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Animal Cognition

, Volume 17, Issue 5, pp 1157–1165 | Cite as

Wild hummingbirds rely on landmarks not geometry when learning an array of flowers

  • T. Andrew Hurly
  • Thomas A. O. Fox
  • Danielle M. Zwueste
  • Susan D. Healy
Original Paper

Abstract

Rats, birds or fish trained to find a reward in one corner of a small enclosure tend to learn the location of the reward using both nearby visual features and the geometric relationships of corners and walls. Because these studies are conducted under laboratory and thereby unnatural conditions, we sought to determine whether wild, free-living rufous hummingbirds (Selasphorus rufus) learning a single reward location within a rectangular array of flowers would similarly employ both nearby visual landmarks and the geometric relationships of the array. Once subjects had learned the location of the reward, we used test probes in which one or two experimental landmarks were moved or removed in order to reveal how the birds remembered the reward location. The hummingbirds showed no evidence that they used the geometry of the rectangular array of flowers to remember the reward. Rather, they used our experimental landmarks, and possibly nearby, natural landmarks, to orient and navigate to the reward. We believe this to be the first test of the use of rectangular geometry by wild animals, and we recommend further studies be conducted in ecologically relevant conditions in order to help determine how and when animals form complex geometric representations of their local environments.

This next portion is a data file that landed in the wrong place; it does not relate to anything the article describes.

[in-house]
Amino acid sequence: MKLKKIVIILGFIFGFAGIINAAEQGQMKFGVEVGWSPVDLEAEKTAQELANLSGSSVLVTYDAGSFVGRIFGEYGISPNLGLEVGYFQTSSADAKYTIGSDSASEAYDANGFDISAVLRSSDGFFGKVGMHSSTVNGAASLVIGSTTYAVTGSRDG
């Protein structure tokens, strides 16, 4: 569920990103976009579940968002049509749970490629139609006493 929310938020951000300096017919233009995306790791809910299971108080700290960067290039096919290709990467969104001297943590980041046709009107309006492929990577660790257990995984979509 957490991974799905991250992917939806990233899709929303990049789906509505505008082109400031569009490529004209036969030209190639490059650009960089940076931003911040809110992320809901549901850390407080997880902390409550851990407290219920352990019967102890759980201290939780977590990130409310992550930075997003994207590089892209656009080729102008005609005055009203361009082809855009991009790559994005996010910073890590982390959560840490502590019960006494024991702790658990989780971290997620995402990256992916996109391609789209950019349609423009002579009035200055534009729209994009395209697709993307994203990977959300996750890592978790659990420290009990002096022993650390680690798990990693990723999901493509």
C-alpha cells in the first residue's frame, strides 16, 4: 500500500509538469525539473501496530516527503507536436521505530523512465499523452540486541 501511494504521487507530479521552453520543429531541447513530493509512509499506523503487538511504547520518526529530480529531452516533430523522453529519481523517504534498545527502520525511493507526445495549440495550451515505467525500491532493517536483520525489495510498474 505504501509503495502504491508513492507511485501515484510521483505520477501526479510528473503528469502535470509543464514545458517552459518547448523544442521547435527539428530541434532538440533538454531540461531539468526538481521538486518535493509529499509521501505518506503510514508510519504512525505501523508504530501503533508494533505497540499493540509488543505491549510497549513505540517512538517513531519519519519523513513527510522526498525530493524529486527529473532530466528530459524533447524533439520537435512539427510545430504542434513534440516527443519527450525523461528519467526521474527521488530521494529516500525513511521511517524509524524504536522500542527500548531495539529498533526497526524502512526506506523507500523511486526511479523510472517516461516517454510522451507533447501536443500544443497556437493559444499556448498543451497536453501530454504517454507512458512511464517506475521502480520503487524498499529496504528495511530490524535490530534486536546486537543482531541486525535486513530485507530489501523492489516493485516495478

Keywords

Hummingbird Orientation Navigation Spatial memory Landmark Geometry 

Notes

Acknowledgments

We thank Mark Hornsby, Ken Cheng and two anonymous reviewers for valuable discussion or helpful comments on the manuscript. Logistical support was provided by the University of Lethbridge and financial support by the Natural Sciences and Engineering Research Council of Canada (TAH, TAOF, DMZ) and the Association for the Study of Animal Behaviour (SDH).

Conflict of interest

None of the authors have conflicting financial relationships with any of the funding or approval agencies associated with the research reported here.

Ethical standard

This research was conducted with the approval of the University of Lethbridge Animal Welfare Committee, meeting the standards of the Canadian Council on Animal Care, and under permits from the Canadian Wildlife Service and Alberta Sustainable Resource Development.

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Copyright information

© Springer-Verlag Berlin Heidelberg 2014

Authors and Affiliations

  • T. Andrew Hurly
    • 1
  • Thomas A. O. Fox
    • 1
    • 3
  • Danielle M. Zwueste
    • 1
    • 4
  • Susan D. Healy
    • 2
  1. 1.Department of Biological SciencesUniversity of LethbridgeLethbridgeCanada
  2. 2.School of BiologyUniversity of St. AndrewsFifeUK
  3. 3.Department of GeographyMcGill UniversityMontrealCanada
  4. 4.Veterinary Medical Teaching HospitalUniversity of CaliforniaDavisUSA

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